On March 5, National Absinthe Day invites us to revel in the allure of the famed “green fairy.” Originating in 18th-century Switzerland, absinthe gained prominence in early 20th-century France, particularly among artists and writers. Today, the drink exudes a captivating mystique, firmly embedded in bohemian culture, making it an enchanting choice for celebration.

Absinthe is a highly alcoholic spirit known for its distinct green color and anise flavor. It typically has a high alcohol content, usually ranging from 45% to 74% ABV (alcohol by volume). The drink is renowned for its historical association with bohemian and artistic movements.

AbsintheThe key ingredients in absinthe include

Wormwood (Artemisia absinthium): This herb gives absinthe its name and is a crucial component. Wormwood contains thujone, a compound that was historically believed to have psychoactive effects, although modern research suggests that the amounts present in absinthe are not sufficient to cause hallucinations.

Anise: Imparts a licorice-like flavor to the drink and contributes to the characteristic taste of absinthe.

Fennel: Adds a slightly sweet and herbal flavor to the spirit.

Absinthe is often associated with a unique preparation process known as “louching.” Traditionally, absinthe is poured into a glass, a specially designed slotted spoon is placed over the glass, a sugar cube is positioned on the spoon, and ice water is slowly dripped onto the sugar cube using an absinthe fountain or carafe. This process causes the absinthe to turn cloudy or milky as essential oils are released from the botanicals.

Absinthe History

The history of absinthe is rich and colorful, dating back to the 18th century. Here is a brief overview of its historical development:

Origins in Switzerland (18th Century)

The roots of absinthe can be traced back to the late 18th century in Switzerland. It is believed that Dr. Pierre Ordinaire, a French doctor living in Switzerland, created an herbal elixir with wormwood (Artemisia absinthium) as a key ingredient. This concoction was initially used for medicinal purposes.

Popularization in France (19th Century)

Absinthe gained popularity in the early 19th century, particularly in France. French soldiers stationed in Switzerland during the Algerian War are said to have acquired a taste for absinthe and brought it back to France upon their return. By the mid-19th century, the drink became widely popular in French society.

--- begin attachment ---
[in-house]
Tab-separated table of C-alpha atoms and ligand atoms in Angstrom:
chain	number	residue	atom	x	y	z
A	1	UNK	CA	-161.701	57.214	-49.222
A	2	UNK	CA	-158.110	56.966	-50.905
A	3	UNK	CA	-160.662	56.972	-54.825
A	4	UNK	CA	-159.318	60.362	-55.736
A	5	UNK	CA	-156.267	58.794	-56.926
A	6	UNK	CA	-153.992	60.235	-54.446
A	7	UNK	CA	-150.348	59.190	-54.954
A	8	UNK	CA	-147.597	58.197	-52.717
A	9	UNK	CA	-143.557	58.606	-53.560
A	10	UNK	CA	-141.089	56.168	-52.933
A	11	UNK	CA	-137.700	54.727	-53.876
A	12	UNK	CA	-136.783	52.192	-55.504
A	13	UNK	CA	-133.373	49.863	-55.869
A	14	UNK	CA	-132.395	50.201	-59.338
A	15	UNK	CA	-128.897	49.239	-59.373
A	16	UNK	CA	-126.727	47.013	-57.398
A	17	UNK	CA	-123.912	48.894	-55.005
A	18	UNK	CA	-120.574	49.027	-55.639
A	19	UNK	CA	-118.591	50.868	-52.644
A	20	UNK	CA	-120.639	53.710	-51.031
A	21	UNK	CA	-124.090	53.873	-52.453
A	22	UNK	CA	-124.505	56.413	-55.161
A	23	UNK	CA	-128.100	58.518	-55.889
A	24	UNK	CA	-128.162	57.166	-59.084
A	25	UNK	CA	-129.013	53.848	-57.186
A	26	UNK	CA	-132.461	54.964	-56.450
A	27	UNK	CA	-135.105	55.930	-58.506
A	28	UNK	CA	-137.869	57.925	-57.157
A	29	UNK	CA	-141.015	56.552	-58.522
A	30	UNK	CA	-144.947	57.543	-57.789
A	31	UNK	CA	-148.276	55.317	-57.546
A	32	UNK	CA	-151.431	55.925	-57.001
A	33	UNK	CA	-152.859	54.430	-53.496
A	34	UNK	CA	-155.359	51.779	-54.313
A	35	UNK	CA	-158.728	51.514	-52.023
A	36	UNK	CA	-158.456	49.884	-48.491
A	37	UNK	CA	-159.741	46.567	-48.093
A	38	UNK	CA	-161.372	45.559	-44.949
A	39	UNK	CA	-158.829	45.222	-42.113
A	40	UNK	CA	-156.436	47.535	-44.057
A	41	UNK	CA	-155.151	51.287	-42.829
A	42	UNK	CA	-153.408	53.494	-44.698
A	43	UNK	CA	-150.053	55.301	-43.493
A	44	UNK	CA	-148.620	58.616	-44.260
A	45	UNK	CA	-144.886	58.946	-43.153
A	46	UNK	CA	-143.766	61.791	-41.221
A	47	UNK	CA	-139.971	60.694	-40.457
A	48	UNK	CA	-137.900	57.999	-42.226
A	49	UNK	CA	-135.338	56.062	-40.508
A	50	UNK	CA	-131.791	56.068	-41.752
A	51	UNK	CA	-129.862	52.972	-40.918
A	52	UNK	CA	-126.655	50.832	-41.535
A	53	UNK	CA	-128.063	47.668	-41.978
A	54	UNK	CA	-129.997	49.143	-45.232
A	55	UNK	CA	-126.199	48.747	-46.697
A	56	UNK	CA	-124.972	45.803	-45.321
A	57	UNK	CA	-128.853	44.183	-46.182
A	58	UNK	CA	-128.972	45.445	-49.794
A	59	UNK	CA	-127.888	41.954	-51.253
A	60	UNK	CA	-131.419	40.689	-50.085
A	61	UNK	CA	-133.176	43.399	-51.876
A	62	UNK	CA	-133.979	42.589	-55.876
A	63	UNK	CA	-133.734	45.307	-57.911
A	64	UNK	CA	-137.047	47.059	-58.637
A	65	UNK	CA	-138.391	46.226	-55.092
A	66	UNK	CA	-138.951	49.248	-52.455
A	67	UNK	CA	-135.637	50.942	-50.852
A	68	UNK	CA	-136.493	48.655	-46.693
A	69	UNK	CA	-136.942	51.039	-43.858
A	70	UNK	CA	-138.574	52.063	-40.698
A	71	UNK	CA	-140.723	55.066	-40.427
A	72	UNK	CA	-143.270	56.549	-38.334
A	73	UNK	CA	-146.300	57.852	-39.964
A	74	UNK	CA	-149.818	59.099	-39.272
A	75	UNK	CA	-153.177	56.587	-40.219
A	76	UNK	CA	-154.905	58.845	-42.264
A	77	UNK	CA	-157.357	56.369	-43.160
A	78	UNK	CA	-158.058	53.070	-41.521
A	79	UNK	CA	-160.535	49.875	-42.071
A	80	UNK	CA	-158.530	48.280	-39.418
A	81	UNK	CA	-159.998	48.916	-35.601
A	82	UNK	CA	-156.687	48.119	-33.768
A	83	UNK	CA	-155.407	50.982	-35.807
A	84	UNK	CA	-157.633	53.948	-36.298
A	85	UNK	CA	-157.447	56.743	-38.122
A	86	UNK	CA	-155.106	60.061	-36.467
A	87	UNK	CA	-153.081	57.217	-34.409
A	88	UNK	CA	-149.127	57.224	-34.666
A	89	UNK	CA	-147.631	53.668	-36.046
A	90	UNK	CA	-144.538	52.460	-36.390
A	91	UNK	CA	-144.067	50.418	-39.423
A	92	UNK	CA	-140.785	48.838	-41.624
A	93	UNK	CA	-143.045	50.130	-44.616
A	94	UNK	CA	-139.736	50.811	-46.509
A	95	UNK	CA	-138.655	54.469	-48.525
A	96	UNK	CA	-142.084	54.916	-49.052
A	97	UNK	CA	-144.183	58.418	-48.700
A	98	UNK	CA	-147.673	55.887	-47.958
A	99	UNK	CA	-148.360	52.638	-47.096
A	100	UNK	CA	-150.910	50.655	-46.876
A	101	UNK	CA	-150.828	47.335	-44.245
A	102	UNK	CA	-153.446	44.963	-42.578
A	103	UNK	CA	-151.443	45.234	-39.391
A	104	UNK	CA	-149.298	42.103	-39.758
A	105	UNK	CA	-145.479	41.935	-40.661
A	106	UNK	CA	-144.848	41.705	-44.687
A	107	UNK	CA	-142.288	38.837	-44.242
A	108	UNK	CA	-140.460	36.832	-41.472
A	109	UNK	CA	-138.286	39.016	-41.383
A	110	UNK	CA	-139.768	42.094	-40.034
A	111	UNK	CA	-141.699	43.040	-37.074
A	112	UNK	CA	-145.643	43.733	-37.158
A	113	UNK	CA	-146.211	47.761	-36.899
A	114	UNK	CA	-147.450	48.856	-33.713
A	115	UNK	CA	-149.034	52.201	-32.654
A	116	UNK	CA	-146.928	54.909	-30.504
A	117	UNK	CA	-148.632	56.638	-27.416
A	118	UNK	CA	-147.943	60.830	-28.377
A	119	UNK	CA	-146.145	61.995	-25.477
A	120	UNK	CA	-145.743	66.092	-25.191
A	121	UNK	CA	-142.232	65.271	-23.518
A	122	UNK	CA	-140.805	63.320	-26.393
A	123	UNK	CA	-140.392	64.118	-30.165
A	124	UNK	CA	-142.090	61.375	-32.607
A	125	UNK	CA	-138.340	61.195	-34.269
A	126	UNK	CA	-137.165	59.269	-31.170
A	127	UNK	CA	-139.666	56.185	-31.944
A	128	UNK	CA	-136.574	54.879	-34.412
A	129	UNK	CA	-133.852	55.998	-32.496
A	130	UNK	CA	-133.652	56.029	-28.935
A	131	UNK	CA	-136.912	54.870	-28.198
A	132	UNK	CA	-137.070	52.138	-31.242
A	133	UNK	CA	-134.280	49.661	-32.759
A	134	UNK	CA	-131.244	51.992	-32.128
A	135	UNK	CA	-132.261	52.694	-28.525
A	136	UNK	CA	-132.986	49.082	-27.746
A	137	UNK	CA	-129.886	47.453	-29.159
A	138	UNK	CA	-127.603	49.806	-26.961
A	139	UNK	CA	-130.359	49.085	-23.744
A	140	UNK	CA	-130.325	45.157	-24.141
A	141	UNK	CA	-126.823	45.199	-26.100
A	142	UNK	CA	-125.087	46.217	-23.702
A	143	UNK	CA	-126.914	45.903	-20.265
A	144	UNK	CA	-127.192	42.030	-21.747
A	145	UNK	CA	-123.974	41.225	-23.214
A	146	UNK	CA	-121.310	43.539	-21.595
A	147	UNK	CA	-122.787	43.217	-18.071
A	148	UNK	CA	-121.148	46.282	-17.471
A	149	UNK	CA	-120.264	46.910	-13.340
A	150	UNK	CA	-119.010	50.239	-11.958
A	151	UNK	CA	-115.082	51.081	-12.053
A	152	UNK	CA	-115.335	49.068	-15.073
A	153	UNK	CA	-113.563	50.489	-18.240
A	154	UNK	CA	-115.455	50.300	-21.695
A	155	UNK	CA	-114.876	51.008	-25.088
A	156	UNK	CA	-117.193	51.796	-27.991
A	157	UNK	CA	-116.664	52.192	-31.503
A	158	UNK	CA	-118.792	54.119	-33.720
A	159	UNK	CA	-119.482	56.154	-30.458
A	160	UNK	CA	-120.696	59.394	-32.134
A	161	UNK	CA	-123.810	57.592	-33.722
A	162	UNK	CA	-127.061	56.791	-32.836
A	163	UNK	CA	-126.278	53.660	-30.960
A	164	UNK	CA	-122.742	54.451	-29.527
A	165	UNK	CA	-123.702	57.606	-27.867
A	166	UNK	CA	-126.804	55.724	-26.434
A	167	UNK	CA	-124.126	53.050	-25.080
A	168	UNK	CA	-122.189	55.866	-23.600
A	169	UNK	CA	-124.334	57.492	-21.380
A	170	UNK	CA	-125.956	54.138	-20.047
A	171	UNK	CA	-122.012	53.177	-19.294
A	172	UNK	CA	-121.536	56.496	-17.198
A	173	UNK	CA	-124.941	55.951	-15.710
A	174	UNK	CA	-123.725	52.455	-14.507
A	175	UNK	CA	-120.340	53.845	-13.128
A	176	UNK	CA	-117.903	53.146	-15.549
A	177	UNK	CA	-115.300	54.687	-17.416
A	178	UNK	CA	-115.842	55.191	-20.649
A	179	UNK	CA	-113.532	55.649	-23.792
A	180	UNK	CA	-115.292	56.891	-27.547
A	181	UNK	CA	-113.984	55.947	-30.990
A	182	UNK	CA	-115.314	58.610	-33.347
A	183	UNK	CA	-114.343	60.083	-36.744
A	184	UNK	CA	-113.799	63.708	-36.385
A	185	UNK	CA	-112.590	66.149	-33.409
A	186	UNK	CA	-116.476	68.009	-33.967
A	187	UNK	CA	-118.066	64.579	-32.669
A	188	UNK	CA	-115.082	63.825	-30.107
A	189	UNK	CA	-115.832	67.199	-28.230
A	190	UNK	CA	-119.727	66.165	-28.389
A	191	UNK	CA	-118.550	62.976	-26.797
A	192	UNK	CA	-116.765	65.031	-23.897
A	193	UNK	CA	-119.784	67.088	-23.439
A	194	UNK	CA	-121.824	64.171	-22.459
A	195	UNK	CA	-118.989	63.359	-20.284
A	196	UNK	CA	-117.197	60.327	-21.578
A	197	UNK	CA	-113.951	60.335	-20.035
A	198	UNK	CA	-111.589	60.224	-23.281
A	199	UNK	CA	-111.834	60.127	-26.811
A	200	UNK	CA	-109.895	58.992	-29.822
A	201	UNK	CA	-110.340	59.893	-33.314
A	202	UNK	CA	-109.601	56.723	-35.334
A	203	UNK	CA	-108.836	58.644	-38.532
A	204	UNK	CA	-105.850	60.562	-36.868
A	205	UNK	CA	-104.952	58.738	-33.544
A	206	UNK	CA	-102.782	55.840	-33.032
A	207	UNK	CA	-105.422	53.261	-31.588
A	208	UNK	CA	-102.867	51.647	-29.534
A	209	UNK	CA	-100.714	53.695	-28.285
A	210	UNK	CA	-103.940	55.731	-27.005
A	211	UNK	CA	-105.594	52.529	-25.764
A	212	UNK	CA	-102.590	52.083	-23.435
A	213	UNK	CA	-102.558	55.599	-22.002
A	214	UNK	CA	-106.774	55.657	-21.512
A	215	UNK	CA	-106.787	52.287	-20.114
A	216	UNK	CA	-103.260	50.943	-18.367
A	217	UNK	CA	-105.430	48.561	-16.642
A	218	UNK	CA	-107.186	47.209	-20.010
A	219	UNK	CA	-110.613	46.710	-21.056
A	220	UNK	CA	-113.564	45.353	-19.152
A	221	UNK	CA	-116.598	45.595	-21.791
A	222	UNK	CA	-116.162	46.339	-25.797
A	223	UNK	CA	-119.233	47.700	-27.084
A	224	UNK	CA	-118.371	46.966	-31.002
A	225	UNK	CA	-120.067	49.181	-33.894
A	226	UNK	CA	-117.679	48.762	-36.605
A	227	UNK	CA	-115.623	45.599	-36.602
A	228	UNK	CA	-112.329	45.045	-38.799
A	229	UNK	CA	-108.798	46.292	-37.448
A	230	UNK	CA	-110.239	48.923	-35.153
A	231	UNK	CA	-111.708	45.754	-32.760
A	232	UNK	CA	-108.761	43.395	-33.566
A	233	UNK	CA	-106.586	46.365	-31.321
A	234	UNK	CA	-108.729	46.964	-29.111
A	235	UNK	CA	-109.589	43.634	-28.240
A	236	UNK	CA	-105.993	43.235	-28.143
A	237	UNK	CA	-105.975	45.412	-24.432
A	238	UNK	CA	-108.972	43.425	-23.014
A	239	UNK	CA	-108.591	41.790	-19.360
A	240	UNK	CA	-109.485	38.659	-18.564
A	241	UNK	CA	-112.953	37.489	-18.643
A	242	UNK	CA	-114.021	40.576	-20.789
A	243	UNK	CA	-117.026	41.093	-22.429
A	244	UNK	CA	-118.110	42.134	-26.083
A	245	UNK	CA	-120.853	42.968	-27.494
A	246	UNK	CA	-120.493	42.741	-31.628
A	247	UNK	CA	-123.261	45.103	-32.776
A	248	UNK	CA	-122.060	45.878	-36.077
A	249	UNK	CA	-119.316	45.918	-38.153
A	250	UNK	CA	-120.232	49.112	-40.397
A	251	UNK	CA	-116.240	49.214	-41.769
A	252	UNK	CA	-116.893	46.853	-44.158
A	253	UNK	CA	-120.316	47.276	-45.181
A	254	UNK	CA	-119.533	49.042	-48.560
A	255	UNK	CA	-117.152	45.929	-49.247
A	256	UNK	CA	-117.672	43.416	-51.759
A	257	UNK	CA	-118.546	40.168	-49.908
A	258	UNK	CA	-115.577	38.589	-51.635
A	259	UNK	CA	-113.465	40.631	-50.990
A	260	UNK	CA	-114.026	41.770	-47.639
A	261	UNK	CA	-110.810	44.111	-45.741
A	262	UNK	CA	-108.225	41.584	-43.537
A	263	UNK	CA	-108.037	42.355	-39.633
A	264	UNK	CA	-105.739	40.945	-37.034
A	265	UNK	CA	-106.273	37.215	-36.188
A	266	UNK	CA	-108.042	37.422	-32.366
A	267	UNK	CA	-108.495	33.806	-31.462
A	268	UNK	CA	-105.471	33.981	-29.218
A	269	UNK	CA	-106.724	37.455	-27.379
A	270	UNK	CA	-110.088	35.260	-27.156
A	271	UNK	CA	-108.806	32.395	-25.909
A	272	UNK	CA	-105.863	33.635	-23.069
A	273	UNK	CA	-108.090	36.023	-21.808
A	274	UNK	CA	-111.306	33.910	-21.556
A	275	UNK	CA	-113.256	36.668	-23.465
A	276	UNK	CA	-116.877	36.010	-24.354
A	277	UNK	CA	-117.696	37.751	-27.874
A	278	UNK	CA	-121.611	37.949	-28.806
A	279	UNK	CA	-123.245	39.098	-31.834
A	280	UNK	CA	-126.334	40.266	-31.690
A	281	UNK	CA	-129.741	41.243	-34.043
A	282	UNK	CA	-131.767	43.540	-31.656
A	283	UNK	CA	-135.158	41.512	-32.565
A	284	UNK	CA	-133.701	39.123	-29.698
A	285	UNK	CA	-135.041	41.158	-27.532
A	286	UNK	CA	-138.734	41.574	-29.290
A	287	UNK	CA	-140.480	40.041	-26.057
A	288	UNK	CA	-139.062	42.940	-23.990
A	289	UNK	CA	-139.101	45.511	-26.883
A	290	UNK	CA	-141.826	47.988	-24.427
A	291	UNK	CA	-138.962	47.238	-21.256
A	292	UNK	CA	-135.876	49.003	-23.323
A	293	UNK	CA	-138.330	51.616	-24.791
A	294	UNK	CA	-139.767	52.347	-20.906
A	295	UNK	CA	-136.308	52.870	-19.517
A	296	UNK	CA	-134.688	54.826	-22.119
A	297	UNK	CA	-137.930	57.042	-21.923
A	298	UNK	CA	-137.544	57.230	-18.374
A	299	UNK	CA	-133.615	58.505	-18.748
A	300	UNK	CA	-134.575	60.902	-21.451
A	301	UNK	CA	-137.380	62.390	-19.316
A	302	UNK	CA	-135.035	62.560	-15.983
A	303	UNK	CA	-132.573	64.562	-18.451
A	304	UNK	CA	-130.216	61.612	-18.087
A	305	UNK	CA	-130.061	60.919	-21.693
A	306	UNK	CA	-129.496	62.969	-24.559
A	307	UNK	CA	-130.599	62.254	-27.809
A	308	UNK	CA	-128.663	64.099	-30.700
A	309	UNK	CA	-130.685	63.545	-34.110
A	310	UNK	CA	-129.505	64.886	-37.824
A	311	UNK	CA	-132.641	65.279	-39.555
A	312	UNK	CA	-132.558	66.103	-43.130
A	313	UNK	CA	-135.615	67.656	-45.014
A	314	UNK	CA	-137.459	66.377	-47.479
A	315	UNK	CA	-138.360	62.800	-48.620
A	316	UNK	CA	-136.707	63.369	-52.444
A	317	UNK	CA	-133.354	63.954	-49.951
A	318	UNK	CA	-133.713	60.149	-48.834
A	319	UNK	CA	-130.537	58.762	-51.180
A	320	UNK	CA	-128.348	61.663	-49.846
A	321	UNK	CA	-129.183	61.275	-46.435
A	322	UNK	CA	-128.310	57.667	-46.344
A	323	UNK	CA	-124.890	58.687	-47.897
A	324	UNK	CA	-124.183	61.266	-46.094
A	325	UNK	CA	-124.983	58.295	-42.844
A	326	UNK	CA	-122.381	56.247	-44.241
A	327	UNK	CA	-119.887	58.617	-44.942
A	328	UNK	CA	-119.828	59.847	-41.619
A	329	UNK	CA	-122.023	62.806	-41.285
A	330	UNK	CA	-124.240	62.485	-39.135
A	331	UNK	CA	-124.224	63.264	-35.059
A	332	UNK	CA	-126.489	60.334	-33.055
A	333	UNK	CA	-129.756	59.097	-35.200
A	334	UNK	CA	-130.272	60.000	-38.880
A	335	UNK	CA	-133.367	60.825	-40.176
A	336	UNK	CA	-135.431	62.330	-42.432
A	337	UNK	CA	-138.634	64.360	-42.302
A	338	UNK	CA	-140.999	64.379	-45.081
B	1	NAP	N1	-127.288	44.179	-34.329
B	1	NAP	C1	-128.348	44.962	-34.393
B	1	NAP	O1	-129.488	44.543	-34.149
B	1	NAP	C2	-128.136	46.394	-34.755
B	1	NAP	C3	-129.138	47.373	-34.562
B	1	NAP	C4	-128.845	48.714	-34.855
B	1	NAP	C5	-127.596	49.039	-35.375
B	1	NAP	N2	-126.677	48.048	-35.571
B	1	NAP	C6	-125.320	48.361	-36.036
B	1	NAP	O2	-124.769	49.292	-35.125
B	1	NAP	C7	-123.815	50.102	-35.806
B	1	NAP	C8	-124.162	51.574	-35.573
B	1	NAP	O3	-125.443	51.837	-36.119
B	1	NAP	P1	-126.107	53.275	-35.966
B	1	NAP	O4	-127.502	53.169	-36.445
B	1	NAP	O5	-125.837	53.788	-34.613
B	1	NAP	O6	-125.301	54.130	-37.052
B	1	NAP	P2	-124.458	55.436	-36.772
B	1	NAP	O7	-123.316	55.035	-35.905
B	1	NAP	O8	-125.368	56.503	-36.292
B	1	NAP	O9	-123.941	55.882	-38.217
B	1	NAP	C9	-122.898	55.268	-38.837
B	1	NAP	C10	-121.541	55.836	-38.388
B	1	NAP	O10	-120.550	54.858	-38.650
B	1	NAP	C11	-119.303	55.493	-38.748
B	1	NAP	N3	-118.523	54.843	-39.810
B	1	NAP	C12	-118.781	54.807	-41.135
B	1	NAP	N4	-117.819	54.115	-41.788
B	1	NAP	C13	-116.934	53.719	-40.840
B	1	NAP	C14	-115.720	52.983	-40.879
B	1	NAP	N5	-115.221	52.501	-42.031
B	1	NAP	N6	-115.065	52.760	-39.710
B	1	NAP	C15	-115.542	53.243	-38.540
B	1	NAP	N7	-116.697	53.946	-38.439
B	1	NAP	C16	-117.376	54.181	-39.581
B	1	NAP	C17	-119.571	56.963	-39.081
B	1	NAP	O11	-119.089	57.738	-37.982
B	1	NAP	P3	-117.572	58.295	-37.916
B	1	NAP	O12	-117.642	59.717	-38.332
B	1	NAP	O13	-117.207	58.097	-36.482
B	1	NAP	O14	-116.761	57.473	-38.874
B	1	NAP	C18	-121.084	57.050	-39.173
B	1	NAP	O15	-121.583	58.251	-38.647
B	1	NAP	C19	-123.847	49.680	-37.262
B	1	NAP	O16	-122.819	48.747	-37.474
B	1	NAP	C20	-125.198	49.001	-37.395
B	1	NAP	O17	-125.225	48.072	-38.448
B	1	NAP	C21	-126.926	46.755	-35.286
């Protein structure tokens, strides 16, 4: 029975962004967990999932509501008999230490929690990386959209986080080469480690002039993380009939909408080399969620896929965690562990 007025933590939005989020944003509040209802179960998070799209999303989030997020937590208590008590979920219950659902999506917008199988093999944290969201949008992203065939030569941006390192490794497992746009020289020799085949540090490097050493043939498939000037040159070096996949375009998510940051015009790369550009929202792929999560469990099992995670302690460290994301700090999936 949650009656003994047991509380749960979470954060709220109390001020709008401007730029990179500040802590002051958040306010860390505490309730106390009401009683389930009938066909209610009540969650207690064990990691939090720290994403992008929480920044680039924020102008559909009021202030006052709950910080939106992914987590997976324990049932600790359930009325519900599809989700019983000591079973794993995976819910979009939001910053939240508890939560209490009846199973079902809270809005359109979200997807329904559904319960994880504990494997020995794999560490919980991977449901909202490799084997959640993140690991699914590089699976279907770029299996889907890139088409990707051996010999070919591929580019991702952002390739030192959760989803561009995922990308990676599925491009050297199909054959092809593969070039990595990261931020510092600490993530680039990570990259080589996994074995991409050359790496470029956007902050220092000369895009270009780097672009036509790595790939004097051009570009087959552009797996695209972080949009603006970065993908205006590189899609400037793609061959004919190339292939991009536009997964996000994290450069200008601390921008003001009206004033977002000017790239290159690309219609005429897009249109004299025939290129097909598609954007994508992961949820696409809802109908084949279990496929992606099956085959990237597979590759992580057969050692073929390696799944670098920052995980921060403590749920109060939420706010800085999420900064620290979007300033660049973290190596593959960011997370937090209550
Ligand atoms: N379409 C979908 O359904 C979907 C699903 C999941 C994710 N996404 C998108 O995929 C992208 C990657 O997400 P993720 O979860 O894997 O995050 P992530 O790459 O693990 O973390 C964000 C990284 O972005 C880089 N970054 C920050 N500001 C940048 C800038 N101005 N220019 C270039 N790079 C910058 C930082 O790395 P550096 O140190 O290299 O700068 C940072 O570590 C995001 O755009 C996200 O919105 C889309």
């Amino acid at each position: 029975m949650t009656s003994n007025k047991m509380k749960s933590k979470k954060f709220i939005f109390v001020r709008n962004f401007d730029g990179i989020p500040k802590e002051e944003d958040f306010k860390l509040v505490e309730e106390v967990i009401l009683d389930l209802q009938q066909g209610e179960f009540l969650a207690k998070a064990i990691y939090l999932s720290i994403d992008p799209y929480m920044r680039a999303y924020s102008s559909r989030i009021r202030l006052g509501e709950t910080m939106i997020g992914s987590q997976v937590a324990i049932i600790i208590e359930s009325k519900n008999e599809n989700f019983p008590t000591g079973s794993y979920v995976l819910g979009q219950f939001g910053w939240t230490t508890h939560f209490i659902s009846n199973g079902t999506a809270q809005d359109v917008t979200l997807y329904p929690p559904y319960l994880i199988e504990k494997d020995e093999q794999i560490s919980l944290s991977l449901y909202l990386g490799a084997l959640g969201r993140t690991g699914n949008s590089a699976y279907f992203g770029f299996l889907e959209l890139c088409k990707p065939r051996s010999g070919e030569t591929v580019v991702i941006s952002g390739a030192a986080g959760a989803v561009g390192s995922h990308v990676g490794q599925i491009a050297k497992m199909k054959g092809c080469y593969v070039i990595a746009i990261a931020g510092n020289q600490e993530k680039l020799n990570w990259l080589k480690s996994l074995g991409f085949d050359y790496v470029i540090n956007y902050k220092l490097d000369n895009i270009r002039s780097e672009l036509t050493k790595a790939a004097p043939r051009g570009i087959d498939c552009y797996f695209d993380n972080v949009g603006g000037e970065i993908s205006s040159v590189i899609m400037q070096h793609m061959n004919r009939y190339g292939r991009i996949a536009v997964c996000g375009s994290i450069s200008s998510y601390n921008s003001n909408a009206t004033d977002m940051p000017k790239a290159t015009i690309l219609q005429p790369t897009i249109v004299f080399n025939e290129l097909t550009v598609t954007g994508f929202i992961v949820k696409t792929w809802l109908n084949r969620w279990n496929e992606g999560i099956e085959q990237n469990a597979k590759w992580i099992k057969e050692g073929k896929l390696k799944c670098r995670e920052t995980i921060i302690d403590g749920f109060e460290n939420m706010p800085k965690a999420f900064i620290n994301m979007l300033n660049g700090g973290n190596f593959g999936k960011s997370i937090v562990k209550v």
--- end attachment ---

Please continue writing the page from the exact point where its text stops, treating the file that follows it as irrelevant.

Bohemian Culture and Artistic Movement

In the late 19th and early 20th centuries, absinthe became closely associated with the bohemian lifestyle, especially among artists, writers, and intellectuals. Figures like Vincent van Gogh, Paul Verlaine, Arthur Rimbaud, and Oscar Wilde were known to be enthusiasts of the green spirit. Absinthe was often depicted as an inspiration for creativity and a symbol of rebellion.

Controversy and Prohibition

Absinthe’s popularity also brought controversy. Concerns about its high alcohol content and the presence of thujone, a compound found in wormwood, led to a moral and political backlash. Allegations of absinthe causing hallucinations and madness fueled the prohibition movement. In the early 20th century, several countries, including the United States and much of Europe, banned the production and sale of absinthe.

Modern Resurgence

The ban on absinthe began to lift in the latter half of the 20th century. Research showed that the levels of thujone in absinthe were not as high as previously thought, and the spirit regained legal status in many places. In the 1990s, there was a resurgence of interest in absinthe, leading to its revival in the market.

Today, absinthe is produced and enjoyed worldwide with a renewed appreciation for its historical significance and distinctive flavor. It has become a symbol of both the bohemian culture of the past and the revival of artisanal spirits in the present. Visit Diffords Guide for the 20 best Absinthe cocktails.